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(New York, June 13, 2018) – The World Bank, along with the Afghan government and its donors, should use its new education program to reverse the declining number of girls in school in Afghanistan, Human Rights Watch said on Tuesday in a letter to bank management. The anticipated US$300 million donor-funded World Bank project, Education Quality Reform in Afghanistan (EQRA), is to be submitted for approval to the World Bank’s executive board in the coming weeks.

A June 2018 UNICEF report found that up to 3.7 million children in Afghanistan – nearly half the children in the country – are out of school, and 60 percent of those are girls. In six of the country’s 34 provinces – Helmand, Kandahar, Paktika, Uruzgan, Wardak and Zabul – 15 percent or less of girls are in school. For the first time since 2002, UNICEF found, the number of Afghan children studying is falling.

“There’s an education crisis in Afghanistan right now – with girls most affected – and the world is looking away,” said Heather Barr, senior women’s rights researcher at Human Rights Watch. “It’s intolerable that nearly 17 years after the Taliban government’s fall, the number of girls going to school in Afghanistan is falling.”

The UNICEF findings are consistent with an October 2017 Human Rights Watch report that found that while deteriorating security is a significant barrier to girls’ education, girls were at increasing risk of missing school due to other factors. These include decreases and changes in donor support, and discrimination against girls within the Afghan government’s school system.

In addition to reducing funding, donors in many cases are shifting their bilateral aid from supporting nongovernmental organization-run schools focused on serving girls, to pooled funding through the World Bank program that directly funds the Afghan government’s education system. While direct government aid can improve sustainability, this particular shift is likely to harm girls’ ability to attend school because the government has made education inaccessible to many girls, Human Rights Watch said.

The Afghan government has 5,260 boys’ schools but only 2,531 girls’ schools – more than two to one. Many families want their daughters to study but will only accept them being taught by a female teacher – and in half of Afghanistan’s provinces, 20 percent or fewer teachers are female. Neither boys nor girls should have to study at a school without a toilet, but it is much harder for girls, especially as they reach puberty and begin menstruation – and 60 percent of Afghan government schools have no toilets.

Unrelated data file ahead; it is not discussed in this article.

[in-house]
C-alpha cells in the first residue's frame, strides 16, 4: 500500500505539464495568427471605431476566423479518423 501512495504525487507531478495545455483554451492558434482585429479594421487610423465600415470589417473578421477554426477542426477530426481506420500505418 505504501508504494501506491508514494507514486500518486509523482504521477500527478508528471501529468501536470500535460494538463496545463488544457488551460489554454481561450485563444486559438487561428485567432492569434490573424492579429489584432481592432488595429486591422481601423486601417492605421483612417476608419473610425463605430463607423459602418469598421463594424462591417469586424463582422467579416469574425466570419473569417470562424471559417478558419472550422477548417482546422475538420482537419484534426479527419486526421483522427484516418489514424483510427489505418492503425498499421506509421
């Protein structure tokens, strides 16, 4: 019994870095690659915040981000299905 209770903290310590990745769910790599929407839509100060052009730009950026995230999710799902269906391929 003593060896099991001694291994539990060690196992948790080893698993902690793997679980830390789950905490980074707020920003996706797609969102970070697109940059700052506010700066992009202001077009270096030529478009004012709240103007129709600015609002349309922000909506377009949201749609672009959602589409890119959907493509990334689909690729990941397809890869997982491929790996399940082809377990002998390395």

EQRA will become the third World Bank project to support education in Afghanistan since 2002. It will receive funding from the World Bank-administered Afghanistan Reconstruction Trust Fund (ARTF). As of April 2018, donors to the ARTF, by pledge size, were: the European Union/European Community, the United States, United Kingdom, Denmark, Canada, Australia, Italy, Finland, South Korea, Switzerland, Japan, and Poland.

To move forward, the EQRA project will require approval by the World Bank’s board, which consists of donor countries to the bank’s work. That gives board members the opportunity to ensure that the education project and its respective donor countries give priority to addressing the disproportionate barriers to girls’ education.

“Girls’ education in Afghanistan is at urgent risk unless donors use their funds to ensure that the Afghan government takes this problem seriously,” Barr said. “The World Bank’s US$300 million education project is their best chance to turn this crisis around.”

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